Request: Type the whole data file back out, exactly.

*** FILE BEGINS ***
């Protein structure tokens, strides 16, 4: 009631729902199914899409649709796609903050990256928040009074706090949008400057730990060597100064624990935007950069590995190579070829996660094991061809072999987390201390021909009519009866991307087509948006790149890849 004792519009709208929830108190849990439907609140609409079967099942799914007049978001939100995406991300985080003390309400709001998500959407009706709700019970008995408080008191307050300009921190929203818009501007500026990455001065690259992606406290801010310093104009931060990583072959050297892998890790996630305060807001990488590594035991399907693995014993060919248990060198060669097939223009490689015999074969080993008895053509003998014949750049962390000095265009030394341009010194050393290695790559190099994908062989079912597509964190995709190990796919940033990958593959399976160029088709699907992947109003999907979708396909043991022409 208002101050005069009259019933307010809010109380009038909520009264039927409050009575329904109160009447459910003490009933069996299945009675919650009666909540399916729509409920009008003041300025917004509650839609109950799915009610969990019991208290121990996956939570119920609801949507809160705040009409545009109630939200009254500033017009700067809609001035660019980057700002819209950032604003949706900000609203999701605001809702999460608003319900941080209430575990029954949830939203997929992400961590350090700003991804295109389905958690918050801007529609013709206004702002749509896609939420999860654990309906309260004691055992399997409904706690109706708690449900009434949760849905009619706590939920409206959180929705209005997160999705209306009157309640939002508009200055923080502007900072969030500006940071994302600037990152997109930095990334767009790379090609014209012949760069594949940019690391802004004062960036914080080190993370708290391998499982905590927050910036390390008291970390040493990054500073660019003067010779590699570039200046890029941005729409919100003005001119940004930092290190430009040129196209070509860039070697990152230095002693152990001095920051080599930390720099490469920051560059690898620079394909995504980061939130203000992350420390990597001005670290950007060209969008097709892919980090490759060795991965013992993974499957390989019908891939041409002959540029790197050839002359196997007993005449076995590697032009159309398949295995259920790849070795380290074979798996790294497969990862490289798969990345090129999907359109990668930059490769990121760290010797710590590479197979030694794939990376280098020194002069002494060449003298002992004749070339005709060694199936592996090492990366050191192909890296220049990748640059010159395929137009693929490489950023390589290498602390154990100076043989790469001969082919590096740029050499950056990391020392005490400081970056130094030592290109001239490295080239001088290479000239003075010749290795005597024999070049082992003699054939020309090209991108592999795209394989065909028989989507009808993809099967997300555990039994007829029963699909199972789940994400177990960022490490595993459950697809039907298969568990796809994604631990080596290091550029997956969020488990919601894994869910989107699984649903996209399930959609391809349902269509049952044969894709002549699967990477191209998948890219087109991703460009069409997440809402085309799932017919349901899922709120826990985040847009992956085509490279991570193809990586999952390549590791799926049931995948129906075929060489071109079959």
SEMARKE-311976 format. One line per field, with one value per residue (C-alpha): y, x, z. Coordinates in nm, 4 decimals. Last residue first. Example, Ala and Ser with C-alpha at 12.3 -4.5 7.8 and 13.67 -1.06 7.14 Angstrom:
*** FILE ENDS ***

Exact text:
């Protein structure tokens, strides 16, 4: 009631729902199914899409649709796609903050990256928040009074706090949008400057730990060597100064624990935007950069590995190579070829996660094991061809072999987390201390021909009519009866991307087509948006790149890849 004792519009709208929830108190849990439907609140609409079967099942799914007049978001939100995406991300985080003390309400709001998500959407009706709700019970008995408080008191307050300009921190929203818009501007500026990455001065690259992606406290801010310093104009931060990583072959050297892998890790996630305060807001990488590594035991399907693995014993060919248990060198060669097939223009490689015999074969080993008895053509003998014949750049962390000095265009030394341009010194050393290695790559190099994908062989079912597509964190995709190990796919940033990958593959399976160029088709699907992947109003999907979708396909043991022409 208002101050005069009259019933307010809010109380009038909520009264039927409050009575329904109160009447459910003490009933069996299945009675919650009666909540399916729509409920009008003041300025917004509650839609109950799915009610969990019991208290121990996956939570119920609801949507809160705040009409545009109630939200009254500033017009700067809609001035660019980057700002819209950032604003949706900000609203999701605001809702999460608003319900941080209430575990029954949830939203997929992400961590350090700003991804295109389905958690918050801007529609013709206004702002749509896609939420999860654990309906309260004691055992399997409904706690109706708690449900009434949760849905009619706590939920409206959180929705209005997160999705209306009157309640939002508009200055923080502007900072969030500006940071994302600037990152997109930095990334767009790379090609014209012949760069594949940019690391802004004062960036914080080190993370708290391998499982905590927050910036390390008291970390040493990054500073660019003067010779590699570039200046890029941005729409919100003005001119940004930092290190430009040129196209070509860039070697990152230095002693152990001095920051080599930390720099490469920051560059690898620079394909995504980061939130203000992350420390990597001005670290950007060209969008097709892919980090490759060795991965013992993974499957390989019908891939041409002959540029790197050839002359196997007993005449076995590697032009159309398949295995259920790849070795380290074979798996790294497969990862490289798969990345090129999907359109990668930059490769990121760290010797710590590479197979030694794939990376280098020194002069002494060449003298002992004749070339005709060694199936592996090492990366050191192909890296220049990748640059010159395929137009693929490489950023390589290498602390154990100076043989790469001969082919590096740029050499950056990391020392005490400081970056130094030592290109001239490295080239001088290479000239003075010749290795005597024999070049082992003699054939020309090209991108592999795209394989065909028989989507009808993809099967997300555990039994007829029963699909199972789940994400177990960022490490595993459950697809039907298969568990796809994604631990080596290091550029997956969020488990919601894994869910989107699984649903996209399930959609391809349902269509049952044969894709002549699967990477191209998948890219087109991703460009069409997440809402085309799932017919349901899922709120826990985040847009992956085509490279991570193809990586999952390549590791799926049931995948129906075929060489071109079959």
SEMARKE-311976 format. One line per field, with one value per residue (C-alpha): y, x, z. Coordinates in nm, 4 decimals. Last residue first. Example, Ala and Ser with C-alpha at 12.3 -4.5 7.8 and 13.67 -1.06 7.14 Angstrom: